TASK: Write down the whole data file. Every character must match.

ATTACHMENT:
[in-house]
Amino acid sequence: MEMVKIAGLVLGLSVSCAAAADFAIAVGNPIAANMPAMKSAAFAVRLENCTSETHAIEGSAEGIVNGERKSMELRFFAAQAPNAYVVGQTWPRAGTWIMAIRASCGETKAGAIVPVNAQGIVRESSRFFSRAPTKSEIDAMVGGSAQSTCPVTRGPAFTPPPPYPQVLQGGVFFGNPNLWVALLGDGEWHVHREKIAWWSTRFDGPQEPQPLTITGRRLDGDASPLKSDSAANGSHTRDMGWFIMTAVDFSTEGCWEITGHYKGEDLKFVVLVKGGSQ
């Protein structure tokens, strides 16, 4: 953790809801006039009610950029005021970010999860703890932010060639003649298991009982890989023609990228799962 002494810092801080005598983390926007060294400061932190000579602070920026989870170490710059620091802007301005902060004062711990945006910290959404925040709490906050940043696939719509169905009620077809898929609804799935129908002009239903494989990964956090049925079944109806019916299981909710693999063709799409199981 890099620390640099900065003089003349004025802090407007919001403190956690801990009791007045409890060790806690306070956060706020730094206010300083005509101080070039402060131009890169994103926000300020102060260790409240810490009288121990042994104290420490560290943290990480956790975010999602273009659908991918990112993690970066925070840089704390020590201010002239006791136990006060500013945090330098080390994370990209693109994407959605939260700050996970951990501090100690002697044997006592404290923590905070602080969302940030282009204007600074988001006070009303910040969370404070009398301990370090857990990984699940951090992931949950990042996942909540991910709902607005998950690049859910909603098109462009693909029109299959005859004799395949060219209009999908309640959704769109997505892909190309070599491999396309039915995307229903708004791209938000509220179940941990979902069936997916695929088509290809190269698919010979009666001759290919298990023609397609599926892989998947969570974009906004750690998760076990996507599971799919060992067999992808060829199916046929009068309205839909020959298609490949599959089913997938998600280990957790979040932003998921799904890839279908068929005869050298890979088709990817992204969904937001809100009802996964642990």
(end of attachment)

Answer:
[in-house]
Amino acid sequence: MEMVKIAGLVLGLSVSCAAAADFAIAVGNPIAANMPAMKSAAFAVRLENCTSETHAIEGSAEGIVNGERKSMELRFFAAQAPNAYVVGQTWPRAGTWIMAIRASCGETKAGAIVPVNAQGIVRESSRFFSRAPTKSEIDAMVGGSAQSTCPVTRGPAFTPPPPYPQVLQGGVFFGNPNLWVALLGDGEWHVHREKIAWWSTRFDGPQEPQPLTITGRRLDGDASPLKSDSAANGSHTRDMGWFIMTAVDFSTEGCWEITGHYKGEDLKFVVLVKGGSQ
């Protein structure tokens, strides 16, 4: 953790809801006039009610950029005021970010999860703890932010060639003649298991009982890989023609990228799962 002494810092801080005598983390926007060294400061932190000579602070920026989870170490710059620091802007301005902060004062711990945006910290959404925040709490906050940043696939719509169905009620077809898929609804799935129908002009239903494989990964956090049925079944109806019916299981909710693999063709799409199981 890099620390640099900065003089003349004025802090407007919001403190956690801990009791007045409890060790806690306070956060706020730094206010300083005509101080070039402060131009890169994103926000300020102060260790409240810490009288121990042994104290420490560290943290990480956790975010999602273009659908991918990112993690970066925070840089704390020590201010002239006791136990006060500013945090330098080390994370990209693109994407959605939260700050996970951990501090100690002697044997006592404290923590905070602080969302940030282009204007600074988001006070009303910040969370404070009398301990370090857990990984699940951090992931949950990042996942909540991910709902607005998950690049859910909603098109462009693909029109299959005859004799395949060219209009999908309640959704769109997505892909190309070599491999396309039915995307229903708004791209938000509220179940941990979902069936997916695929088509290809190269698919010979009666001759290919298990023609397609599926892989998947969570974009906004750690998760076990996507599971799919060992067999992808060829199916046929009068309205839909020959298609490949599959089913997938998600280990957790979040932003998921799904890839279908068929005869050298890979088709990817992204969904937001809100009802996964642990």